Dairy prices finished 2012 on a, broadly, positive note at GlobalDairyTrade,
amid expectations of values making a firm start to next year, and of a retreat
in southern hemisphere production.
The last GlobalDairyTrade auction of the year ended with
values up 1.1% from the last event, two weeks ago, with cheddar cheese prices
leading the increase, with a rise of 6.9%.
Rennet casein, used as a thickener in products such as
cheese and coffee creamers, appreciated by 4.9%, with smaller increases in
values of skim milk powder and milk protein concentrates, a high-protein
product used in the likes of processed cheese, crackers and energy bars.
The gains more than offset a 0.6% decline in the value of
whole milk powder, which accounts for the bulk of volumes sold at the auctions.
Retreat and recovery
The result took values to within 2% of where they started
2012, although the flat finish defies sizeable volatility within the year.
Values had fallen more than 20% by May to their lowest in
nearly three years, depressed by a strong finish to the southern hemisphere
season, particularly in New Zealand, the top milk exporting country, where GlobalDairyTrade,
run by dairy giant Fonterra, is based.
Prices staged a recovery as high feed prices, and poor
weather, depressed output in major northern hemisphere producers, including the
European Union and the US.
Among major products, prices of whole milk powder - of which
New Zealand is an especially important producer, largely for the Chinese market
– fell by 8.1% over the year, while values of cheddar, a largely northern
hemisphere product, rose by 8.2%.
'Demand will be critical'
Rabobank said it forecast a further rise in values heading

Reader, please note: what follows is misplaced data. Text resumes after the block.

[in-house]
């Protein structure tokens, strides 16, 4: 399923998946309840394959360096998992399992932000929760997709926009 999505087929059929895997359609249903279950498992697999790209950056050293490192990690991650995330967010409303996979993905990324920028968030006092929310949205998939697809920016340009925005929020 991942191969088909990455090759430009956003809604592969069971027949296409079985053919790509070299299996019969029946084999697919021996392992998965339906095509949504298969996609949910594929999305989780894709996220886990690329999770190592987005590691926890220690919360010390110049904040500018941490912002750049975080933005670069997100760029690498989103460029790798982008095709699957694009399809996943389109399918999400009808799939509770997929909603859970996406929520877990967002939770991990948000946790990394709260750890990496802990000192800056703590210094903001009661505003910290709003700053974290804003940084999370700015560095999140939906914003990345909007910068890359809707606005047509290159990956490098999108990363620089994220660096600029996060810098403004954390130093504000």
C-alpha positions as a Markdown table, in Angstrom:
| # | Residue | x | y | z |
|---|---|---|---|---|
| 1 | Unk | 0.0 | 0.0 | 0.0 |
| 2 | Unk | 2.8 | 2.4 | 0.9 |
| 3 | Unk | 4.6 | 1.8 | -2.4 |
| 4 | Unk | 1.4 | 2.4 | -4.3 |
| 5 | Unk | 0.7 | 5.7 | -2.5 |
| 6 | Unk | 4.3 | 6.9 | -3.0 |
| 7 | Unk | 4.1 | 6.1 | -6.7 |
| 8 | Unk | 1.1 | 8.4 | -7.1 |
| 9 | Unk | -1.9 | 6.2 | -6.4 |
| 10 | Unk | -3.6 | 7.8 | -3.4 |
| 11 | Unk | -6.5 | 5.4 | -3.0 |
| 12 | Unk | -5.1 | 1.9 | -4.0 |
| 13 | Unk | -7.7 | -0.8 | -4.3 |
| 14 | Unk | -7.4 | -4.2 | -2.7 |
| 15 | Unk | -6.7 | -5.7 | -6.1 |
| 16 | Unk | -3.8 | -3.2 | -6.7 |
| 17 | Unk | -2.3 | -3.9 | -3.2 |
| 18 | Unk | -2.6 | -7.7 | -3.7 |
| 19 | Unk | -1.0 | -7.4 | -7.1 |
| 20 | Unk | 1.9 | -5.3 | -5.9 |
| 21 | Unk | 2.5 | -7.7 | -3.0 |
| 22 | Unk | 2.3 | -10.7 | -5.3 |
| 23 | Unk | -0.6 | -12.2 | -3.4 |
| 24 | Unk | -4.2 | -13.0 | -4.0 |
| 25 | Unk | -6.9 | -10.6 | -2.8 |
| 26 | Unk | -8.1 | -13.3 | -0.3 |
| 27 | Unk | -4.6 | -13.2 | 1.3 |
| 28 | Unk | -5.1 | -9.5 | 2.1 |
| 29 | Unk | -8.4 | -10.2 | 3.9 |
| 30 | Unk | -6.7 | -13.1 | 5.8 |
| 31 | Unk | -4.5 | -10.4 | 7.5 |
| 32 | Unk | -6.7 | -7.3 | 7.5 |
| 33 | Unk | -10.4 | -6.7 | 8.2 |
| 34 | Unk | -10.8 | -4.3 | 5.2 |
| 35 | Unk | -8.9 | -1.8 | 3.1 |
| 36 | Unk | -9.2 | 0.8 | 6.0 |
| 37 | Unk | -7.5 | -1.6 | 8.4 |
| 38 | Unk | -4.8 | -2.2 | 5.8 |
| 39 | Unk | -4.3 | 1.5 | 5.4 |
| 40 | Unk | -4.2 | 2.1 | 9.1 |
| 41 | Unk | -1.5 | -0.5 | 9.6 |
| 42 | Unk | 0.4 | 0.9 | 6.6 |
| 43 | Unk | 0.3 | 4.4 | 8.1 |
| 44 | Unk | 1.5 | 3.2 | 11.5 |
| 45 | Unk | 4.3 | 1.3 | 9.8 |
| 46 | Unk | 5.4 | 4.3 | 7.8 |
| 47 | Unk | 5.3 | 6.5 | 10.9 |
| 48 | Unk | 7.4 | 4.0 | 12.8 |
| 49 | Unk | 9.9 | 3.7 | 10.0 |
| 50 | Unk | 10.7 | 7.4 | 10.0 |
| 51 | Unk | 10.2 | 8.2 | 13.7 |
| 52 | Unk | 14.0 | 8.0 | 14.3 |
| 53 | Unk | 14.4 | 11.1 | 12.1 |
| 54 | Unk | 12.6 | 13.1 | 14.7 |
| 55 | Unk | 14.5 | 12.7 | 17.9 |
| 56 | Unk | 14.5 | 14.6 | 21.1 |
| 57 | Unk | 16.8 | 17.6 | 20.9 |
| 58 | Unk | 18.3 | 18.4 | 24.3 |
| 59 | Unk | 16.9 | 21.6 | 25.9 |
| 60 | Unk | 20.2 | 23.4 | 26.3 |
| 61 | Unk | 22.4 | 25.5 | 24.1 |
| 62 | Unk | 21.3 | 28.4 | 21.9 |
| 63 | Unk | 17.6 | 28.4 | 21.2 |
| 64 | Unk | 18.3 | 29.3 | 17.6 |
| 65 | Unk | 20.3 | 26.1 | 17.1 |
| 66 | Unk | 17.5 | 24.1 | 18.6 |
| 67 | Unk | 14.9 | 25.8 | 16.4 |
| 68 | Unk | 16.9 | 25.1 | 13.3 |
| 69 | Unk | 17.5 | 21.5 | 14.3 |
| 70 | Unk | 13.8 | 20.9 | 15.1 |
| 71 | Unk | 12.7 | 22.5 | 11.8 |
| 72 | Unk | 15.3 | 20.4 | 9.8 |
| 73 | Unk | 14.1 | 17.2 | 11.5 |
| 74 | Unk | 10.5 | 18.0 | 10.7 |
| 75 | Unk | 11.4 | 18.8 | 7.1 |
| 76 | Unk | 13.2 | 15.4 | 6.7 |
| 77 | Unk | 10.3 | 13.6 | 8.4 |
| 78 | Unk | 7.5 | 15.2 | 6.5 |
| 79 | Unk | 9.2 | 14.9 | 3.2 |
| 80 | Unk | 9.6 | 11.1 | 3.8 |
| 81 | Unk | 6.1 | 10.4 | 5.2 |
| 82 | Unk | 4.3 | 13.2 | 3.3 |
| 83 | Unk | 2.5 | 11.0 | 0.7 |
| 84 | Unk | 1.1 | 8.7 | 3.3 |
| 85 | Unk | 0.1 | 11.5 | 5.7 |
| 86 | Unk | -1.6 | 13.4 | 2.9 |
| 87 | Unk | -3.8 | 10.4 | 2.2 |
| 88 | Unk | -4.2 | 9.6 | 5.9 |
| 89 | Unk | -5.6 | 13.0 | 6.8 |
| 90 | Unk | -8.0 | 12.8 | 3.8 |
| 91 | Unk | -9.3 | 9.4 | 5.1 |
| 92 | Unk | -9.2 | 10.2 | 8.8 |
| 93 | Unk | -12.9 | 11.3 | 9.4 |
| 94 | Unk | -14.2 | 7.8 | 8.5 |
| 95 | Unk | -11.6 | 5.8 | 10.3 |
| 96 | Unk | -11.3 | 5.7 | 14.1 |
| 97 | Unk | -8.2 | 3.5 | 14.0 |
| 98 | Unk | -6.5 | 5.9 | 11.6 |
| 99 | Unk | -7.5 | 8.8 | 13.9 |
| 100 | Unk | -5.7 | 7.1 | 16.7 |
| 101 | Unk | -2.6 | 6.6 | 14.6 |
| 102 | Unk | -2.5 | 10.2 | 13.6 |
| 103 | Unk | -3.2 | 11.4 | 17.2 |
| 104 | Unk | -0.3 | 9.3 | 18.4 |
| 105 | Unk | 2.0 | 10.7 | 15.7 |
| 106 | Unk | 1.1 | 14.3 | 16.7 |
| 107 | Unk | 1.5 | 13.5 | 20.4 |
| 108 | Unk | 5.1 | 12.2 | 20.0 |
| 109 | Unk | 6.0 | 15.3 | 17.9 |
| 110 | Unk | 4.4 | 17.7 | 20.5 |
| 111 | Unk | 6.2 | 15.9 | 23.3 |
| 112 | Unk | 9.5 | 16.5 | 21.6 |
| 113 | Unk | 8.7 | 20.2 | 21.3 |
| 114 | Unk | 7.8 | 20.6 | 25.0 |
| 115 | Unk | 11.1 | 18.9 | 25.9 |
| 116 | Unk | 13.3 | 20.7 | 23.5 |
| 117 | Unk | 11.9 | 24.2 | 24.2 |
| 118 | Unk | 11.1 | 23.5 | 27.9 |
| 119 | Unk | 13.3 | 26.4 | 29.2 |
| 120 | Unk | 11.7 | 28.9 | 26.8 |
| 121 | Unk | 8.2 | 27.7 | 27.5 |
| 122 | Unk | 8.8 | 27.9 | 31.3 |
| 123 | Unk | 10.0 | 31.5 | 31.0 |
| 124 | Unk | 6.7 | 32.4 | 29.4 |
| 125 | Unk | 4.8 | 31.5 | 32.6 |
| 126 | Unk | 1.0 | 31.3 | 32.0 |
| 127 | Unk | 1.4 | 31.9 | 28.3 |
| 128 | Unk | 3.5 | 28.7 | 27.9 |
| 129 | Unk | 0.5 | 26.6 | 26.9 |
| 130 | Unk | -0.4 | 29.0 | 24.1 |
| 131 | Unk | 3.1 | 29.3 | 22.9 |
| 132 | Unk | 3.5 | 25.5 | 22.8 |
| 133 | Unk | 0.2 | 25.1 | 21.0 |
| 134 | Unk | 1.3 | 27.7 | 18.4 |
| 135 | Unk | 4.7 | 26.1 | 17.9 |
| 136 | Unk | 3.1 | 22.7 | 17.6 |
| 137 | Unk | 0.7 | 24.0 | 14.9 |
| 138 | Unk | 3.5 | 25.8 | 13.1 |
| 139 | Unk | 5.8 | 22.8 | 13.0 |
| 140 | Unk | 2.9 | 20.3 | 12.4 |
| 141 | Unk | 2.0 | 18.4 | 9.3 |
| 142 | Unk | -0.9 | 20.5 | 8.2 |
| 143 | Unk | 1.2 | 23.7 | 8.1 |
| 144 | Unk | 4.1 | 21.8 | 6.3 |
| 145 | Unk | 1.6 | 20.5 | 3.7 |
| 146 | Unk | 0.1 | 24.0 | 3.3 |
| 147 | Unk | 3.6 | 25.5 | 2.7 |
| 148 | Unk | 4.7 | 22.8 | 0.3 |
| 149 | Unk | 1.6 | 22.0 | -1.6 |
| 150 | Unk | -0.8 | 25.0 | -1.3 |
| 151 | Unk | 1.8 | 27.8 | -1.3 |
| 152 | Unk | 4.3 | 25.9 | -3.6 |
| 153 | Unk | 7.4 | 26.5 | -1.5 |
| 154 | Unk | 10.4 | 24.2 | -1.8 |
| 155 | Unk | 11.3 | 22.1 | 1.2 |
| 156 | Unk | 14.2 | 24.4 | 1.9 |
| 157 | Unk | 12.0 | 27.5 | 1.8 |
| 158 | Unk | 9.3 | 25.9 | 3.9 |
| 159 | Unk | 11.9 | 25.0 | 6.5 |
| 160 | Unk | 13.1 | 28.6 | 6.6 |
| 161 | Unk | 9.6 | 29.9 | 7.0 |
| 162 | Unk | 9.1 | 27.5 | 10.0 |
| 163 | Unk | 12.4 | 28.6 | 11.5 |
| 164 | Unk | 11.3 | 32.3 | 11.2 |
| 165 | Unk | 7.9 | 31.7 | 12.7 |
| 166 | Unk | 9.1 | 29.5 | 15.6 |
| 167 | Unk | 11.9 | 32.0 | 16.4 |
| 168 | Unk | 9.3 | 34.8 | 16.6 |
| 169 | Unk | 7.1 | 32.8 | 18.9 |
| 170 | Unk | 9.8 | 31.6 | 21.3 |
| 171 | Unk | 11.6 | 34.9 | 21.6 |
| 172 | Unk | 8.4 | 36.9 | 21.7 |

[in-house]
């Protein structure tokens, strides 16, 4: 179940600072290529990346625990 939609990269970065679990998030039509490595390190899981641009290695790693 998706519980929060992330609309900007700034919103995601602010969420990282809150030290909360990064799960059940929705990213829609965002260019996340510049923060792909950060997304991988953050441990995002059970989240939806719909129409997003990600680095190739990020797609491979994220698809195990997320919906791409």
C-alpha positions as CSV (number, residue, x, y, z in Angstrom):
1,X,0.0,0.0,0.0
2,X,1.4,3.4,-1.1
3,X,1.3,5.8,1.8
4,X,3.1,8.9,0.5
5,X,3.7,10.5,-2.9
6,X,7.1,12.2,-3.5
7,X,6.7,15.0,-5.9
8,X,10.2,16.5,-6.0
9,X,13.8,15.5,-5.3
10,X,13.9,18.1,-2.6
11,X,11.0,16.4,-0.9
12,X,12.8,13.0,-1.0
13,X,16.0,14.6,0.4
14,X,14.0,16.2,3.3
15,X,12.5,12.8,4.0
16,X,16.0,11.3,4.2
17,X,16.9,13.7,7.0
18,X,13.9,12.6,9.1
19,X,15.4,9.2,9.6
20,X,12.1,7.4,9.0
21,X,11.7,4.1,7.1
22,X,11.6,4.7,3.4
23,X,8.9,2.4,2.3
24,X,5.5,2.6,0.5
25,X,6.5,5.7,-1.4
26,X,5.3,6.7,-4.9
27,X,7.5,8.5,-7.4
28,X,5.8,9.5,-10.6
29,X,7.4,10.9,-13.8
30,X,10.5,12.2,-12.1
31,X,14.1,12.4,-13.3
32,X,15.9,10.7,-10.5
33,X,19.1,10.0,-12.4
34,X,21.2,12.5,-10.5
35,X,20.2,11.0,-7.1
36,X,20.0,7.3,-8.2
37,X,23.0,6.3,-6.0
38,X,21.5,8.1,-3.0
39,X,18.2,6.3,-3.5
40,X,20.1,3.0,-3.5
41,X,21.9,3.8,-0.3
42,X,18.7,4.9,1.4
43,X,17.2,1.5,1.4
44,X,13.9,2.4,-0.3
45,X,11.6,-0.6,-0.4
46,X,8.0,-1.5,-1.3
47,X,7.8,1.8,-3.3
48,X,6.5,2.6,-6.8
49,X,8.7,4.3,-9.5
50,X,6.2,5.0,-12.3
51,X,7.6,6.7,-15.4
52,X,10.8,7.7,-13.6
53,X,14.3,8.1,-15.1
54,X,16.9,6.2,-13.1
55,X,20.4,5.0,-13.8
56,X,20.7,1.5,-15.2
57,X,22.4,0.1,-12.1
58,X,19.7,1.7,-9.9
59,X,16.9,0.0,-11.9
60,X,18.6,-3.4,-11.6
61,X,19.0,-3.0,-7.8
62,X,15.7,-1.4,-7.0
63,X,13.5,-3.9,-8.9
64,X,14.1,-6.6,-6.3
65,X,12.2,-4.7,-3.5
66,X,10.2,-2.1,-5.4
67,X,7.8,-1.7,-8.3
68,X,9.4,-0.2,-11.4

into 2013, when "tighter supply dynamics continue to favour an upward trend for
dairy commodity prices.
"But the strength of demand will be critical to determining
how strong the price movements will be.
"Purchasing from key importing regions continues to provide activity,
but overall is best described as solid with not current level of urgency
"Buyers have had ample opportunity to fill inventory
pipelines at reasonable prices over recent months."
However, the early signs for spring ramp-up in northern
hemisphere production will also play a big role, as well as the strength in the
remaining peak period of the Australian and New Zealand seasons.
While New Zealand's 2012-13 season got off to a strong
start, many commentators believe it will see a softer close. New Zealand's
Ministry of Primary Industries said that "assuming a return to average climatic
conditions, milk production is expected to remain at 2011-12 levels in the
"While this equates to zero growth relative to the previous
season it nonetheless reflects high milk production relative to historic
Agrifax analysts said: "With official data showing milk
collection to be 8% ahead across the first four months of the season… the
ministry must by factoring in a significant slowdown in milk output during the
latter part of the milk production season."
'Dry conditions were
Data from industry group Dcanz this week actually showed New
Zealand milk output up 6.5% for the June-to-October period, the first five
months of 2012-13.
A strong start settled down to year-on-year growth of 3.4%
in October itself, the peak production month, with some concerns over last
"Dry conditions were threatening in some parts through November,"
Rabobank said, if adding that "widespread rain through early December has
alleviated concerns for now".
Australia's spring flush in output "passed with production
growth coming below expectation", undermined by wet weather in Victoria, the bank
October production fell 1.4% year on year.